If there is, the chances are that is the one you need to have.

Most of us don’t like confrontation and are very hesitant to say something that might start an argument or just cause offence, so often we put off having the conversation. It’s when you hear yourself saying “now is not the right time” repeatedly that you can begin to suspect you are avoiding the conversation you need to have.

That doesn’t mean you must dive in and have the conversation at a difficult time, just because you have finally made up your mind to get on with it! Choosing the right moment, when both you and the other party are relaxed and receptive is very important for the success of your conversation.

If you keep putting it off, the danger is that the problem you are planning to address will grow and fester, becoming a larger and larger issue. That can mean the resolution is both harder to achieve and more damaging to both the participants and the business.

So if you can’t keep putting it off, what’s the best approach?

If this is a performance issue with a member of the team, try this.

Set out in writing what you want to be different because of the conversation. Often that will help you identify the source of your concern, refining it to the core issue. 

Set out in writing the impact the undesirable behaviour is having on the rest of the team.
Those two notes will help you stay on message and in control of the meeting.

You will present them factually, unemotionally and with conviction. The recipient is more likely to respond in a similar manner, accepting the facts. You will often find that the behaviour is not a conscious choice, and they did not realise the impact they were having on the team.

What’s logic go to do with anything?

Do you expect your customers or your team to react logically?

You will often be disappointed if you do!

Fans of the Star Trek series will remember Leonard Nimoy playing the character Spock, who was half human and half Vulcan. The emotional human half was suppressed by the unemotional Vulcan half and Spock often found himself struggling to understand his human colleagues’ emotional reactions.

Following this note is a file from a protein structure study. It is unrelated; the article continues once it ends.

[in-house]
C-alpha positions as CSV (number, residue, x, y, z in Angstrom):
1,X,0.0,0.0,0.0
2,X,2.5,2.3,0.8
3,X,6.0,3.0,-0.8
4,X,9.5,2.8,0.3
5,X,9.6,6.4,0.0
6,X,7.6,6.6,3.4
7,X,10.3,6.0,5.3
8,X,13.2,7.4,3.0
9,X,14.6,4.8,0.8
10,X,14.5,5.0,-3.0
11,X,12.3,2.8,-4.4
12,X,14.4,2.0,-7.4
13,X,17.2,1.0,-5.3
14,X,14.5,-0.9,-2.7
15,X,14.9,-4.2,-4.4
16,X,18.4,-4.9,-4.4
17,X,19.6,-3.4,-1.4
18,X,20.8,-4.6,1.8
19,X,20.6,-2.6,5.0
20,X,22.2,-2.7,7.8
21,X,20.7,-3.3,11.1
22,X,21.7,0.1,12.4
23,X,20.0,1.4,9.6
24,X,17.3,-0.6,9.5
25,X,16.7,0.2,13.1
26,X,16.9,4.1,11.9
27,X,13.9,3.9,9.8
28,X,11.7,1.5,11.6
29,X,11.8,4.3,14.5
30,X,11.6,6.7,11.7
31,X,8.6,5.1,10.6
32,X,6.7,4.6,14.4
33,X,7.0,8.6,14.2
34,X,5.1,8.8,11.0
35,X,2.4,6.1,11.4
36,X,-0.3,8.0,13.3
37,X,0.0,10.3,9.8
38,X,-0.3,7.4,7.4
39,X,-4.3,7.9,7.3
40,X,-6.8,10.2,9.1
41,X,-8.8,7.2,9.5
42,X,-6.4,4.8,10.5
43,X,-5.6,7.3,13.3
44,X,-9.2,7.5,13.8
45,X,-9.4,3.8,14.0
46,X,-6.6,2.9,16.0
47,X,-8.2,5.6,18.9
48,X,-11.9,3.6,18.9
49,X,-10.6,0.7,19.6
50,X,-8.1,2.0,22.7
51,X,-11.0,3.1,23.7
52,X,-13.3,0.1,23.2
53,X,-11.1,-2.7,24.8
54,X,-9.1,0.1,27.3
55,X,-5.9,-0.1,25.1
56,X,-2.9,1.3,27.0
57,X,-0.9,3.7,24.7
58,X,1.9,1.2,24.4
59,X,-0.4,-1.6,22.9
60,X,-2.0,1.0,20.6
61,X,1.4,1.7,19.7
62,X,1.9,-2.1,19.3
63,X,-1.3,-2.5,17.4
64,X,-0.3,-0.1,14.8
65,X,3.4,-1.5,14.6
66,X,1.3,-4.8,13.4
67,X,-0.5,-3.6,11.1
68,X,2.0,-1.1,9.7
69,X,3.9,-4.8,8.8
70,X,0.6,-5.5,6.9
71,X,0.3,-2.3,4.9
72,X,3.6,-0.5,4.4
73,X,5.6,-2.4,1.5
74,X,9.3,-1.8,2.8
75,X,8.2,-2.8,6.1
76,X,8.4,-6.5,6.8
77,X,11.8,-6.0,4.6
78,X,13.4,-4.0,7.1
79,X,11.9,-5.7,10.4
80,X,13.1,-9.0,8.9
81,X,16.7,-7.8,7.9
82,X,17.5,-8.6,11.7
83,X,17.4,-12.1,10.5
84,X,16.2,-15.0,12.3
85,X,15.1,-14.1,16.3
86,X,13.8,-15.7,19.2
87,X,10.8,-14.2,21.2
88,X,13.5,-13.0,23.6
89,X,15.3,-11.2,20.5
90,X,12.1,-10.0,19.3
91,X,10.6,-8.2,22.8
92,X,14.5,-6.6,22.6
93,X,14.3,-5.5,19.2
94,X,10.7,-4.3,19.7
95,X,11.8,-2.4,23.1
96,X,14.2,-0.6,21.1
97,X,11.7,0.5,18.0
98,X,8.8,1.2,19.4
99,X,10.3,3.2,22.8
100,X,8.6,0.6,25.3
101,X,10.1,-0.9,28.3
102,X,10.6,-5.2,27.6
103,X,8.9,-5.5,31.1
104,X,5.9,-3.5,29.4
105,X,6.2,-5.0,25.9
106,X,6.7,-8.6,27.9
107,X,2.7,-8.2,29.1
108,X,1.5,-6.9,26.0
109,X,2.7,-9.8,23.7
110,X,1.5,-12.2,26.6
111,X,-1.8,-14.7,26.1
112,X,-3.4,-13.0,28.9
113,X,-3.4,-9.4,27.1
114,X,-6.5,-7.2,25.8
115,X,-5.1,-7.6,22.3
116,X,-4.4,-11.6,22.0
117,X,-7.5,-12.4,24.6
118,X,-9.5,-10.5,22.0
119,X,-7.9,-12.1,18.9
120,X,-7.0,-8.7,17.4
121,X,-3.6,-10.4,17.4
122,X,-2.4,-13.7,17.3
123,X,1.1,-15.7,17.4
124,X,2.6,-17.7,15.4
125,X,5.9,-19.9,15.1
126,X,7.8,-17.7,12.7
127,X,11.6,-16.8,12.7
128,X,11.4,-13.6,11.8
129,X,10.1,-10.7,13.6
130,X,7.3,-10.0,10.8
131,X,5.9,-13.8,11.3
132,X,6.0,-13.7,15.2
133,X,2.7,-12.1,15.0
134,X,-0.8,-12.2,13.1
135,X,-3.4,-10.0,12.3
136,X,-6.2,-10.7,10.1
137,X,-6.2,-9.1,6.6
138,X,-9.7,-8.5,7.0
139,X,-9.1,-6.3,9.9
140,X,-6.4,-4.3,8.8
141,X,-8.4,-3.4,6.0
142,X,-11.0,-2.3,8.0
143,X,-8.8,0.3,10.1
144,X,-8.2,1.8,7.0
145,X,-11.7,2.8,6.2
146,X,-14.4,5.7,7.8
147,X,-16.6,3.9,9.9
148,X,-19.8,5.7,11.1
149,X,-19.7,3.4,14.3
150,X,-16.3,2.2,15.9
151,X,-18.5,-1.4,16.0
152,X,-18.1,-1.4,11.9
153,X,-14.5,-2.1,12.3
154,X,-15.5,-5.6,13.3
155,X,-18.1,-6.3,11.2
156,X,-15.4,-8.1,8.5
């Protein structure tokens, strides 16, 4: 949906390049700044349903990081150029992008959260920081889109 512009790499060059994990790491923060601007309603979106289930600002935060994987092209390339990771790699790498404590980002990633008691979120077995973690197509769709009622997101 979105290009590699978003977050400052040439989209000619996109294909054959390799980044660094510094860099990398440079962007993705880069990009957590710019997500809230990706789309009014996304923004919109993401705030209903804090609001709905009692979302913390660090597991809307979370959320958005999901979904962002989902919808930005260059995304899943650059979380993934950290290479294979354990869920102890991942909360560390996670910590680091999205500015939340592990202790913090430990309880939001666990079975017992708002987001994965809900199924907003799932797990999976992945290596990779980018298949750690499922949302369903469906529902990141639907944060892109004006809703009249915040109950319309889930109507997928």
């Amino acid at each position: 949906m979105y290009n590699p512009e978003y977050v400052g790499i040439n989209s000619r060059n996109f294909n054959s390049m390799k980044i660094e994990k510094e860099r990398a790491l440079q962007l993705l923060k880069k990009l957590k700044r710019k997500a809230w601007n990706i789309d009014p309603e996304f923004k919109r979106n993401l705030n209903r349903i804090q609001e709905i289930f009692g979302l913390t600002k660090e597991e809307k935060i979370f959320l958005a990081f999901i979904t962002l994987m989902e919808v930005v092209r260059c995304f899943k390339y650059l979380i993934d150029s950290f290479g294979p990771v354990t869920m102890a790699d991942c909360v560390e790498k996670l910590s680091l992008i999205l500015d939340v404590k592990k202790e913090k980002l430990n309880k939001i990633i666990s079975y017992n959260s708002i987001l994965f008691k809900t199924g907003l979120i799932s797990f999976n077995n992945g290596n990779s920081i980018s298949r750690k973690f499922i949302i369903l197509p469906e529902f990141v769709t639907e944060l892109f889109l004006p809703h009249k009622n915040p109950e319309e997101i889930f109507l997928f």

Your customers are not Vulcans or robots. How you make them feel is at least as important as how well you do your job / provide your service.

How you make them feel is going to be determined by their interaction with your team – so your team (who are also human, not Vulcan or robot) must appreciate that how they make the customer feel is crucial.

If your team are not happy and enthusiastic about your business they will struggle to make the customer feel loved and valued.

Have you ever been served in the local supermarket by the Saturday girl who quite clearly did not want to be at work – she’d rather be hanging out with her friends or still in bed?

Every time your customer or prospect connects to your business they form an impression of the business.

It’s not just when you are on your best behaviour, giving a fantastic sales presentation, or when they’ve come to see you at a trade show. It’s all the little contacts in between, from the receptionist through the customer support team to the sales team and the directors.

You can deliver the best product, the best possible service and get everything right, but if your customer doesn’t feel good about doing business with you it won’t matter.

Remembering the sayings “A man who never made a mistake never made anything” and “to err is human” aiming for a satisfied customer really won’t get you to the point where you can slip up, make a mistake, provide poor service, and be forgiven.

Turning your customers into raving fans not only creates easy sales wins – they will refer business – it also cushions you against any shortfall in service.